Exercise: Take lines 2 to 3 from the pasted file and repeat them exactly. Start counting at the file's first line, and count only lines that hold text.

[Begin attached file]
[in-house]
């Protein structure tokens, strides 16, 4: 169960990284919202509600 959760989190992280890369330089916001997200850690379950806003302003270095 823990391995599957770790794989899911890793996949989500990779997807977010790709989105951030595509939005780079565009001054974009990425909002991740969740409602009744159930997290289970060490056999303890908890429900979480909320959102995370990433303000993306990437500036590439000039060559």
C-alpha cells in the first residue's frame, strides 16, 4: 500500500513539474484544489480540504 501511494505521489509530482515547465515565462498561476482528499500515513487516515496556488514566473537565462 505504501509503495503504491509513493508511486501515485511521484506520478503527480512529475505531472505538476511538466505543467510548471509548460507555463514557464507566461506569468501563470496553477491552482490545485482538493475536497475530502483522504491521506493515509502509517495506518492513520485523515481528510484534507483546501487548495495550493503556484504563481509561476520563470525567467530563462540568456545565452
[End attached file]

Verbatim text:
């Protein structure tokens, strides 16, 4: 169960990284919202509600 959760989190992280890369330089916001997200850690379950806003302003270095 823990391995599957770790794989899911890793996949989500990779997807977010790709989105951030595509939005780079565009001054974009990425909002991740969740409602009744159930997290289970060490056999303890908890429900979480909320959102995370990433303000993306990437500036590439000039060559």
C-alpha cells in the first residue's frame, strides 16, 4: 500500500513539474484544489480540504 501511494505521489509530482515547465515565462498561476482528499500515513487516515496556488514566473537565462 505504501509503495503504491509513493508511486501515485511521484506520478503527480512529475505531472505538476511538466505543467510548471509548460507555463514557464507566461506569468501563470496553477491552482490545485482538493475536497475530502483522504491521506493515509502509517495506518492513520485523515481528510484534507483546501487548495495550493503556484504563481509561476520563470525567467530563462540568456545565452